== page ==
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Variability Analysis and the Diagnosis, Management, and Treatment of Sepsis


Severe sepsis leading to organ failure is the most common cause of mortality among critically ill patients. Variability analysis is an emerging science that characterizes patterns of variation of physiologic parameters (e.g., vital signs) and is believed to offer a means for evaluating the underlying complex system producing those dynamics. Recent studies have demonstrated that variability of a variety of physiological parameters offers a novel means for helping diagnose, manage, and treat sepsis. The purpose of this literature review is to examine existing data regarding the use of variability analysis in patients suffering from sepsis and to highlight potential uses for variability in improving care for patients with sepsis. Recent articles published on heart rate, respiratory rate, temperature, and glucose variability are reviewed. The association between reduced heart rate and temperature variability and sepsis and its severity, the relationship between augmented glucose variability and mortality risk, and current uses of respiratory rate variability in critically ill patients will all be discussed. These findings represent early days in the understanding of variability alteration and its physiological significance; further research is required to understand and implement variability analyses into meaningful clinical decision support algorithms. Large, multicenter observational studies are needed to derive and validate the associations between variability and clinical events and outcomes in order to realize the potential of variability to change sepsis care and improve clinical outcomes.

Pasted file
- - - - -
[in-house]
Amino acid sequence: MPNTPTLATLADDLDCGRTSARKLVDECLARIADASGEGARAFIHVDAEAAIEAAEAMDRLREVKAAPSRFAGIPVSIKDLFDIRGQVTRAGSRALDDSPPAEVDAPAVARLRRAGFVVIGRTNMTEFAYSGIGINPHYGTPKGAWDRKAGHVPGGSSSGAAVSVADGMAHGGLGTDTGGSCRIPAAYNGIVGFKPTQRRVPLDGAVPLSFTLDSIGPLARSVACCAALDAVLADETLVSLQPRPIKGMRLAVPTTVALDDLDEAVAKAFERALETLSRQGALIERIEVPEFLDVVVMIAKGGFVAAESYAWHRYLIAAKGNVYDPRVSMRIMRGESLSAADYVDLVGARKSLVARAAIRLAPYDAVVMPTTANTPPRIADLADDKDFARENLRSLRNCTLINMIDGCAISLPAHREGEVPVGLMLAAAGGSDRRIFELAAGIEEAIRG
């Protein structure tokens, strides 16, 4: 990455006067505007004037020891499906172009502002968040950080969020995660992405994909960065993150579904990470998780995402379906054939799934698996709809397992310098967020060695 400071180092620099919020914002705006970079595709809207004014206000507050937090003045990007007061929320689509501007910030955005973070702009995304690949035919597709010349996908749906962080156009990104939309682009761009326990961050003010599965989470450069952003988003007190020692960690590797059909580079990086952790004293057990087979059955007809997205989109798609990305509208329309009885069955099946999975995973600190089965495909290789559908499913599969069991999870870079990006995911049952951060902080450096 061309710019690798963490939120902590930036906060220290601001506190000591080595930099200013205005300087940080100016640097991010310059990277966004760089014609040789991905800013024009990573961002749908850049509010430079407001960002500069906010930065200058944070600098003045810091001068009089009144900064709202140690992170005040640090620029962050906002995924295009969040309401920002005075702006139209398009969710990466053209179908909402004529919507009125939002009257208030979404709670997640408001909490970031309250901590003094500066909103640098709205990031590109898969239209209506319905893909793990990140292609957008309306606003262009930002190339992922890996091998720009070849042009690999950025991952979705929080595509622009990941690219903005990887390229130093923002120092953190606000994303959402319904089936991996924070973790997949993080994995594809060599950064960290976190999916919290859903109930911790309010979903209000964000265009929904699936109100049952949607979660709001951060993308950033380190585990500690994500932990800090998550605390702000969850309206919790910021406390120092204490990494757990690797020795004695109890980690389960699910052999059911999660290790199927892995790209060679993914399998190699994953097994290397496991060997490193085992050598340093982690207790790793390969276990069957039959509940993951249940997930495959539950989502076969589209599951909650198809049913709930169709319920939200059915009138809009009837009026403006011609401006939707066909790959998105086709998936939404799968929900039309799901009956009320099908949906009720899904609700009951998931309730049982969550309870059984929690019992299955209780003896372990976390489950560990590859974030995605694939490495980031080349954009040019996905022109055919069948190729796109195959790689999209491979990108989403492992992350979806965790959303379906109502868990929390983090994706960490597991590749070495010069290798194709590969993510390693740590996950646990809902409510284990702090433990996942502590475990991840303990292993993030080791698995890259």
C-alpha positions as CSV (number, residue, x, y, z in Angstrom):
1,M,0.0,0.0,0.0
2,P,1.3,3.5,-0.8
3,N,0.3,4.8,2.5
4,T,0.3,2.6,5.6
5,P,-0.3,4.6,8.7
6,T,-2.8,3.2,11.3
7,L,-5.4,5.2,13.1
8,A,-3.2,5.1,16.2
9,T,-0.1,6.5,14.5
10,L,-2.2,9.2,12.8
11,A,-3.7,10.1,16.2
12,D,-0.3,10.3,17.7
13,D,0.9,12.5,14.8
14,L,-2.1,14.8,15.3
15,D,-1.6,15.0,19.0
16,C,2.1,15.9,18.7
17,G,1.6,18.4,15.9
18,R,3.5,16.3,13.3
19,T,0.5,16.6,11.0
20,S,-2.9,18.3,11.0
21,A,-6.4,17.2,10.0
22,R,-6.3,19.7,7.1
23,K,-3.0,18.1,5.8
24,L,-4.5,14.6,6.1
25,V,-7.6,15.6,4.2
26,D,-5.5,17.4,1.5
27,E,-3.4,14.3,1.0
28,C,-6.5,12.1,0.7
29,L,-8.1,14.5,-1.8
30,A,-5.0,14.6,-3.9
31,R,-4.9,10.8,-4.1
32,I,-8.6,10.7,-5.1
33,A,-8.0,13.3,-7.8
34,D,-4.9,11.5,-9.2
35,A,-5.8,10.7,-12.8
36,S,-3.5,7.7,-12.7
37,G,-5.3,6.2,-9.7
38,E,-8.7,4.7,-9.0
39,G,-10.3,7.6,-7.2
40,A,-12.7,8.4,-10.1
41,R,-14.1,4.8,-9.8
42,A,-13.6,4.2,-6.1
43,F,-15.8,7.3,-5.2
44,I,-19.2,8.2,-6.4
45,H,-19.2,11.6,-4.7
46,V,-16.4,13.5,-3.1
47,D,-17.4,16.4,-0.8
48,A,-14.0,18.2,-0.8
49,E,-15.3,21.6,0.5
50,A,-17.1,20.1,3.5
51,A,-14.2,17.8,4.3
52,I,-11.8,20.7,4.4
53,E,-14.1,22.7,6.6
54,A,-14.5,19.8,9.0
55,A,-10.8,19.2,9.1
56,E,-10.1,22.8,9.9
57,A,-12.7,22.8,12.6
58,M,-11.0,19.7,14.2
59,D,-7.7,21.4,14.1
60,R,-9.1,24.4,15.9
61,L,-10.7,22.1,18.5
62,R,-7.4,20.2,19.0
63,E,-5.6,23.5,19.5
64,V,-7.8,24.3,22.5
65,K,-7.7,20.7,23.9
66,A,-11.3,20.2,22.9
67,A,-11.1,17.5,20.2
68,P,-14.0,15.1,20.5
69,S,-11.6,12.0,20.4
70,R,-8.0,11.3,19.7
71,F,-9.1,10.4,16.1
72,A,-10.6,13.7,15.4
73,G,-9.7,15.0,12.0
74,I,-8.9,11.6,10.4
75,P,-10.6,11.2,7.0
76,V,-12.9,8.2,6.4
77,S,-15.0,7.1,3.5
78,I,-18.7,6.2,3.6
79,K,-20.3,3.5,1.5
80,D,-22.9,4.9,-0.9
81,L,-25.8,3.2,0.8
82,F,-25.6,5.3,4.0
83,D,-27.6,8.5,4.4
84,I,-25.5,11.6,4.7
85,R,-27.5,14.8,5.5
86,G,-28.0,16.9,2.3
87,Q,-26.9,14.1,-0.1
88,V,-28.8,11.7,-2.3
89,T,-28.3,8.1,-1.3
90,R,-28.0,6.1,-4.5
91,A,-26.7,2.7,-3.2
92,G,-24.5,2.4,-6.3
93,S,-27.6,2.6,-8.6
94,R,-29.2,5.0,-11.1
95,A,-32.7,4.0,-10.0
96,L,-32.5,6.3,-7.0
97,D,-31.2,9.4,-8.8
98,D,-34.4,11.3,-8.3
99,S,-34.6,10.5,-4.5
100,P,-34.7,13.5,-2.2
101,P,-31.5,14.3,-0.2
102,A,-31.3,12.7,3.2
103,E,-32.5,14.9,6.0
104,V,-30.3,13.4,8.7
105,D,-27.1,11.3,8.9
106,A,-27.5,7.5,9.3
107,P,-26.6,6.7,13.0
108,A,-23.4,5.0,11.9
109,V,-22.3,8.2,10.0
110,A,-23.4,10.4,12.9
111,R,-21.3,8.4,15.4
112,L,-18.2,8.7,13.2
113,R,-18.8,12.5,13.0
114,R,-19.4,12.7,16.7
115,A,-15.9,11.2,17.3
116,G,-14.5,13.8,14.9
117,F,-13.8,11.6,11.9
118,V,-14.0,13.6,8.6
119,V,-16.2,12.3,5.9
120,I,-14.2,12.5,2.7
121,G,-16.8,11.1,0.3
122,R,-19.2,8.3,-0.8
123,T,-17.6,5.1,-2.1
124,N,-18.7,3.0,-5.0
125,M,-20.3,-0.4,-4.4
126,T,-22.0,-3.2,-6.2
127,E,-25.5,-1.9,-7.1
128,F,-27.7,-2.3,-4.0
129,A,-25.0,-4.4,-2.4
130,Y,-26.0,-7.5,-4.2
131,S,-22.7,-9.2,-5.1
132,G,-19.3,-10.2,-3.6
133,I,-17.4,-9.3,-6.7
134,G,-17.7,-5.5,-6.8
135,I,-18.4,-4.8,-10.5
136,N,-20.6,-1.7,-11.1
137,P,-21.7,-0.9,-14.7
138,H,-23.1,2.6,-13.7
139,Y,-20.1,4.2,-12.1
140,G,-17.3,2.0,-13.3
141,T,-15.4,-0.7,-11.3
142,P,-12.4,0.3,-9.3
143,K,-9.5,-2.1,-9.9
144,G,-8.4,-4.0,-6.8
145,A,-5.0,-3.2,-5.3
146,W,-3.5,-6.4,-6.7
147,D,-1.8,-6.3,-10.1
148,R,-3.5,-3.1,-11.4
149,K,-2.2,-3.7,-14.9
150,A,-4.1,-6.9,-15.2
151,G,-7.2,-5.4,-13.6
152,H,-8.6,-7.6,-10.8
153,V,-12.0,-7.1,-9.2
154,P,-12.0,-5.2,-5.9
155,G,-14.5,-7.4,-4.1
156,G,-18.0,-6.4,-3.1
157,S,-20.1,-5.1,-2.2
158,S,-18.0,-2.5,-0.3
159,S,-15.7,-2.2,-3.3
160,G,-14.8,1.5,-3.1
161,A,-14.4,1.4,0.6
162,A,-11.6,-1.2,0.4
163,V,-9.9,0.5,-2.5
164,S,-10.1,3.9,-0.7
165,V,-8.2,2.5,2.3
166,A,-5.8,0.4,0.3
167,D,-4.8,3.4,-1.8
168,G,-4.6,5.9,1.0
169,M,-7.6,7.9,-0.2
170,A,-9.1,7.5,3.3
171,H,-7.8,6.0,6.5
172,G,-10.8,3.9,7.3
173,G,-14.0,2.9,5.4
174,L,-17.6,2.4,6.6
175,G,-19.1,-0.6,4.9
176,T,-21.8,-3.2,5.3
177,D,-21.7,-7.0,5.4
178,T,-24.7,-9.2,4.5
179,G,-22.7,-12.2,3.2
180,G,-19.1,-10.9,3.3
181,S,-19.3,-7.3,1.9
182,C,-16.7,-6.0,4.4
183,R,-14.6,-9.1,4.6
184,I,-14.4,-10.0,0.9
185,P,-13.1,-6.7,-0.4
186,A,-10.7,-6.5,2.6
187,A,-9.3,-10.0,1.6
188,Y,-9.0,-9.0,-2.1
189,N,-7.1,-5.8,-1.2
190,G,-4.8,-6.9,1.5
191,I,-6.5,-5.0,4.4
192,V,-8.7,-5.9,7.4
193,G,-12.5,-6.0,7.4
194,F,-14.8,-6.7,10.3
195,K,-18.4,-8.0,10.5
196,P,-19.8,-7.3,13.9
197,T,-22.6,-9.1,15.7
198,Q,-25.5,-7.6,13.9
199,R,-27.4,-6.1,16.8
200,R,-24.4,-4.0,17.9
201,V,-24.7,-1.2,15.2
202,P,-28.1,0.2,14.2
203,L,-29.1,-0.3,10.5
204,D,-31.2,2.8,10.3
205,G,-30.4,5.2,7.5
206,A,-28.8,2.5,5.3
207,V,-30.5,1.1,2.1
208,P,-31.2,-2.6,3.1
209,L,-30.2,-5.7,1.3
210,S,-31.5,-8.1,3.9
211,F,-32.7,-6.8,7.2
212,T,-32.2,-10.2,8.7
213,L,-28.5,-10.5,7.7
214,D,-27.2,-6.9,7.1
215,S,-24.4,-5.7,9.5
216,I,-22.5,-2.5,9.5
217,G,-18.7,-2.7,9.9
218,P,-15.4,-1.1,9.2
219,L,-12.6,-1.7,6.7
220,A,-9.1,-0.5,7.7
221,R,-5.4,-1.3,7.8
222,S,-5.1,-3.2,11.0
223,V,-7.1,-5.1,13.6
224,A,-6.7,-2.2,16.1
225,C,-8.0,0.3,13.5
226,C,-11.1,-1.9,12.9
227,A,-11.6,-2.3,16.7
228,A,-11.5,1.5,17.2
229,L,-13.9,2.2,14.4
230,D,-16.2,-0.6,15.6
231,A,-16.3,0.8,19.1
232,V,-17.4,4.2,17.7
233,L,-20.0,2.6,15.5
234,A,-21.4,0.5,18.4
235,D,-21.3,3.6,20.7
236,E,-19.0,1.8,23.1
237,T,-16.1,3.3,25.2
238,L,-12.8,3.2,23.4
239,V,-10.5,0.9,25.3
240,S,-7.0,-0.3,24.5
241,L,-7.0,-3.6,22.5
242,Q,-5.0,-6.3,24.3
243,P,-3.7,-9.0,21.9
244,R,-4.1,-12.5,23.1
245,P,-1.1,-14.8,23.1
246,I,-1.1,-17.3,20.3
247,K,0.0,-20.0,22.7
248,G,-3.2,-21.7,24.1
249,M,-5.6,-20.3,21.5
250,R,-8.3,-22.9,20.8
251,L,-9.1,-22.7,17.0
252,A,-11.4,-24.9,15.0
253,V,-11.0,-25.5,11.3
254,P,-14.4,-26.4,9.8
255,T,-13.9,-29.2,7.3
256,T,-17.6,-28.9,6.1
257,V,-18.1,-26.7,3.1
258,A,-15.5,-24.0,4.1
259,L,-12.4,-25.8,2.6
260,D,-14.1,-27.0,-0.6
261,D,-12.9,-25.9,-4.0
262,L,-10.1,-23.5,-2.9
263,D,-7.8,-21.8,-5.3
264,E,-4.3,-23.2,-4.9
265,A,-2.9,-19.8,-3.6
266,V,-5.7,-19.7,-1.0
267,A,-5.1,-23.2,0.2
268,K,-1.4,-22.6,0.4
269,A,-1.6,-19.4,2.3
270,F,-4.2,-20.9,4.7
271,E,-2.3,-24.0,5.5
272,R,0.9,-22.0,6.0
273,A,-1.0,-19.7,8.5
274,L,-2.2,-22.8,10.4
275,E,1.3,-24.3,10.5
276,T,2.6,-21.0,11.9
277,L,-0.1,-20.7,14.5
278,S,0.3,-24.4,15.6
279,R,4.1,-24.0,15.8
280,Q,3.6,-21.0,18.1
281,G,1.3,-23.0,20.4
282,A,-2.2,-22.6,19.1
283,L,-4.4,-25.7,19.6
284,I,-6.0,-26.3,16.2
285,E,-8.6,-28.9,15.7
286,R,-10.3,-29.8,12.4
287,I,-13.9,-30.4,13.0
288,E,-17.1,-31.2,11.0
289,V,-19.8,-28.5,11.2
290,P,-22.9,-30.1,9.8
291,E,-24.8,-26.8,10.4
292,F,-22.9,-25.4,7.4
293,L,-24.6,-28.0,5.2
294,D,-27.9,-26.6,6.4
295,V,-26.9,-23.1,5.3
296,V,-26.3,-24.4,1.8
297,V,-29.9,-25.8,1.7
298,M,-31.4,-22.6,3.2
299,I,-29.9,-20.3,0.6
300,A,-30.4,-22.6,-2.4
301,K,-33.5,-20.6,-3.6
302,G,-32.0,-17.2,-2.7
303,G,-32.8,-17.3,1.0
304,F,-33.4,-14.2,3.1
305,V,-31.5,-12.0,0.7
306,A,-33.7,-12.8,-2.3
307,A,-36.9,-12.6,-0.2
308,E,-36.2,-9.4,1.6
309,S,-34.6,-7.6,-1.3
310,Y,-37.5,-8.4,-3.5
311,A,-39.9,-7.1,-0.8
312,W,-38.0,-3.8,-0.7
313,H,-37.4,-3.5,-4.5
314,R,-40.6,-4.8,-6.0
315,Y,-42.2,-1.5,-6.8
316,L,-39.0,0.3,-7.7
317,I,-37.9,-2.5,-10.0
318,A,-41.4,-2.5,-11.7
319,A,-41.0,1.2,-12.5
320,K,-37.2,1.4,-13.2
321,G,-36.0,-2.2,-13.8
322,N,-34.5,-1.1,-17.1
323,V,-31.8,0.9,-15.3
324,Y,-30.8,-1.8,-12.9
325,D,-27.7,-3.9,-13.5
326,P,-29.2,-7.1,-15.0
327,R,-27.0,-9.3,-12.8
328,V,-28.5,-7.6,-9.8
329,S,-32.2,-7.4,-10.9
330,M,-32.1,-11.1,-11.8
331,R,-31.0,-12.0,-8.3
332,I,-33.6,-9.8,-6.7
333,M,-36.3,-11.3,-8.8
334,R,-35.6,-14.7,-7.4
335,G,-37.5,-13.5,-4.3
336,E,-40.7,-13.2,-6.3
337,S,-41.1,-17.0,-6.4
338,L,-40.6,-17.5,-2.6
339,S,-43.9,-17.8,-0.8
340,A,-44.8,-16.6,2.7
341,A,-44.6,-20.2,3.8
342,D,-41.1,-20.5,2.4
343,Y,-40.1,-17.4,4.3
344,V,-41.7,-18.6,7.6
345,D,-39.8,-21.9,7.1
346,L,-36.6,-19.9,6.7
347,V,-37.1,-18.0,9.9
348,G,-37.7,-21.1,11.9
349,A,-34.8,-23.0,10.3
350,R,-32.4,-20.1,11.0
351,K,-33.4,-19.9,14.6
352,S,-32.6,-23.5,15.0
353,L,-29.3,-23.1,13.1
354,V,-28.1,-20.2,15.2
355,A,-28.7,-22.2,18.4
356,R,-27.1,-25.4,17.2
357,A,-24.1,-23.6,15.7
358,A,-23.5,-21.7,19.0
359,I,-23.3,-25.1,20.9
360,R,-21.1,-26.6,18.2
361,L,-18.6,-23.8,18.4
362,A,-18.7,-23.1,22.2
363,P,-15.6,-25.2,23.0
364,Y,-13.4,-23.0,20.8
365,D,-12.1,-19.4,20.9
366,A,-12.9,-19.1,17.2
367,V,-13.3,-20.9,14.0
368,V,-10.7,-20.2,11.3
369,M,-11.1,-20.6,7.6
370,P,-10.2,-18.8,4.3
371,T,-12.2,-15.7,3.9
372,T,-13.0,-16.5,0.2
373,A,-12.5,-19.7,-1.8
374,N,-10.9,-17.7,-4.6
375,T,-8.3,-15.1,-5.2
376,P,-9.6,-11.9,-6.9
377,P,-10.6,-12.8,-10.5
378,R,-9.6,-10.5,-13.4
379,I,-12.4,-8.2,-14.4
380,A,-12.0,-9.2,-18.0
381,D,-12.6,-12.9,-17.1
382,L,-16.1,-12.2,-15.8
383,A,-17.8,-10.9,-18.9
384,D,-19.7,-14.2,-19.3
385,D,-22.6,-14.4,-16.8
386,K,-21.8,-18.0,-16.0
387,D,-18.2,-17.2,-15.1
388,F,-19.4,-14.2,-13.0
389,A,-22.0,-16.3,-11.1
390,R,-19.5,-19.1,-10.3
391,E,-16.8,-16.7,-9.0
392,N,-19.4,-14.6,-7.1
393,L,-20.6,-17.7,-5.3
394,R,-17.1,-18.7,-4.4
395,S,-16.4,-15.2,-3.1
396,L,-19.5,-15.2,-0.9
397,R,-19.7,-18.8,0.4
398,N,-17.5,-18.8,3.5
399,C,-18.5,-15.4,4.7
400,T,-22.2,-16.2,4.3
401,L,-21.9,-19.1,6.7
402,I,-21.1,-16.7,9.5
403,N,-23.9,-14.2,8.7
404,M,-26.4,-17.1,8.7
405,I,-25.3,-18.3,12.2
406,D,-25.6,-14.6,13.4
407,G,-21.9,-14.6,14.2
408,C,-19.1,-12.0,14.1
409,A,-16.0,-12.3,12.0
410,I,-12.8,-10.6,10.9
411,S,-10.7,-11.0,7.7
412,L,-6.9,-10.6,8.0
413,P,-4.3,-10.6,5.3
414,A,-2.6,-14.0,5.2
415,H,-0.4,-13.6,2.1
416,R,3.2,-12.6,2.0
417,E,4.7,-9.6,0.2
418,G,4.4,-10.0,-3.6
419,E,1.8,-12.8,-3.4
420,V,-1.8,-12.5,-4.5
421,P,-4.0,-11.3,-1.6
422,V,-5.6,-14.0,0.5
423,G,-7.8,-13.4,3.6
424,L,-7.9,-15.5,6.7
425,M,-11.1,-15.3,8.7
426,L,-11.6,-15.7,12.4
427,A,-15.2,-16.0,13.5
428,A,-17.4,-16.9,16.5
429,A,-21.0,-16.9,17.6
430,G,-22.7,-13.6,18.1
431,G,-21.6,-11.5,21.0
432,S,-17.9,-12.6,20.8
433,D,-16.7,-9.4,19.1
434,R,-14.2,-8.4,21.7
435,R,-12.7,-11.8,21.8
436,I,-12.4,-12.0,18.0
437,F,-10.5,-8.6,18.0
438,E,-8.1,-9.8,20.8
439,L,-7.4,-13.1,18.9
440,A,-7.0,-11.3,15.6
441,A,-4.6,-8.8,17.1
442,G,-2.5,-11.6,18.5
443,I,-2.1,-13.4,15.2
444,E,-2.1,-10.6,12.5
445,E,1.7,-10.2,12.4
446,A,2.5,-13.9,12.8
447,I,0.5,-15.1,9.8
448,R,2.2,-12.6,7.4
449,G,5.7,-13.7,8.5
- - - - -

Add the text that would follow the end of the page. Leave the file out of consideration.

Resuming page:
Remarkable progress has been made in the basic understanding of the systemic host response to infection, with detailed characterization of the whole organ, endocrine, cellular, endothelial, intracellular, and molecular mechanisms that all interact in a complex orchestra of interdependent pathways. In addition, population studies have led to dramatic improvements in care in a variety of respects—in particular, with evidence demonstrating the critical importance of early appropriate antimicrobial coverage, early goal-directed therapy, protocoled use of bundles of care, and more. Despite the significant progress made in basic science understanding and more effective management strategies, clinicians still use traditional means to diagnose infection and sepsis on the basis of the Surviving Sepsis Campaign [1], which defines sepsis, severe sepsis, and septic shock by monitoring of absolute values in vital signs, with delayed confirmation based on microbial cultures and observed clinical course. Despite enormous quantities of data being harvested at the bedside, using continuous vital sign monitoring, the vast majority of data are discarded, focusing only on intermittent point-in-time vital sign measurement.